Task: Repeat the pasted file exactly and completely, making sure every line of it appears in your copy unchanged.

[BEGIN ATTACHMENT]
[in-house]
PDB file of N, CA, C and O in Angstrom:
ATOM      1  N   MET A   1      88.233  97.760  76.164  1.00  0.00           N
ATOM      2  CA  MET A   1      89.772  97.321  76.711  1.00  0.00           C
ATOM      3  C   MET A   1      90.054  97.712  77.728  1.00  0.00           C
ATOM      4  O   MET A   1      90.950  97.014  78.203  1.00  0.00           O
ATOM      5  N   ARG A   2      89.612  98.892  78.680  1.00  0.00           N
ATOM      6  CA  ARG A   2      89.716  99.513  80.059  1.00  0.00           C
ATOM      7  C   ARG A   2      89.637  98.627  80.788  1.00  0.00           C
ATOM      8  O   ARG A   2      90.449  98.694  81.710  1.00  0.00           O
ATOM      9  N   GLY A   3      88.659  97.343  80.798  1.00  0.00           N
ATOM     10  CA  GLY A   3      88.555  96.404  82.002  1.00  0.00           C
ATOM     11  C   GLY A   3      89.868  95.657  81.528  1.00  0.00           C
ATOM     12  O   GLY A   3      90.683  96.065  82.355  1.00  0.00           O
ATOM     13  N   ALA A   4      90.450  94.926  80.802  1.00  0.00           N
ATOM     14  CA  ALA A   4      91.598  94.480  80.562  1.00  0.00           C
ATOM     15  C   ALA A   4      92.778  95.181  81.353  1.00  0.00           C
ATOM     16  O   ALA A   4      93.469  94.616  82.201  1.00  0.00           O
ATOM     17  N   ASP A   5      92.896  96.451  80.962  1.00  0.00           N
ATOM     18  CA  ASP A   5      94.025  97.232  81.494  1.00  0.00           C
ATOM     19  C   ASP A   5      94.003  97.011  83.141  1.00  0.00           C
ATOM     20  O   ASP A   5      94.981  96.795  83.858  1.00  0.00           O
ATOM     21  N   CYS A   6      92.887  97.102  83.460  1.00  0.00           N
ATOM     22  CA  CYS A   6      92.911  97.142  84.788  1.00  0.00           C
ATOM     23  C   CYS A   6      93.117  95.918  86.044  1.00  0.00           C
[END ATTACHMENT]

[in-house]
PDB file of N, CA, C and O in Angstrom:
ATOM      1  N   MET A   1      88.233  97.760  76.164  1.00  0.00           N
ATOM      2  CA  MET A   1      89.772  97.321  76.711  1.00  0.00           C
ATOM      3  C   MET A   1      90.054  97.712  77.728  1.00  0.00           C
ATOM      4  O   MET A   1      90.950  97.014  78.203  1.00  0.00           O
ATOM      5  N   ARG A   2      89.612  98.892  78.680  1.00  0.00           N
ATOM      6  CA  ARG A   2      89.716  99.513  80.059  1.00  0.00           C
ATOM      7  C   ARG A   2      89.637  98.627  80.788  1.00  0.00           C
ATOM      8  O   ARG A   2      90.449  98.694  81.710  1.00  0.00           O
ATOM      9  N   GLY A   3      88.659  97.343  80.798  1.00  0.00           N
ATOM     10  CA  GLY A   3      88.555  96.404  82.002  1.00  0.00           C
ATOM     11  C   GLY A   3      89.868  95.657  81.528  1.00  0.00           C
ATOM     12  O   GLY A   3      90.683  96.065  82.355  1.00  0.00           O
ATOM     13  N   ALA A   4      90.450  94.926  80.802  1.00  0.00           N
ATOM     14  CA  ALA A   4      91.598  94.480  80.562  1.00  0.00           C
ATOM     15  C   ALA A   4      92.778  95.181  81.353  1.00  0.00           C
ATOM     16  O   ALA A   4      93.469  94.616  82.201  1.00  0.00           O
ATOM     17  N   ASP A   5      92.896  96.451  80.962  1.00  0.00           N
ATOM     18  CA  ASP A   5      94.025  97.232  81.494  1.00  0.00           C
ATOM     19  C   ASP A   5      94.003  97.011  83.141  1.00  0.00           C
ATOM     20  O   ASP A   5      94.981  96.795  83.858  1.00  0.00           O
ATOM     21  N   CYS A   6      92.887  97.102  83.460  1.00  0.00           N
ATOM     22  CA  CYS A   6      92.911  97.142  84.788  1.00  0.00           C
ATOM     23  C   CYS A   6      93.117  95.918  86.044  1.00  0.00           C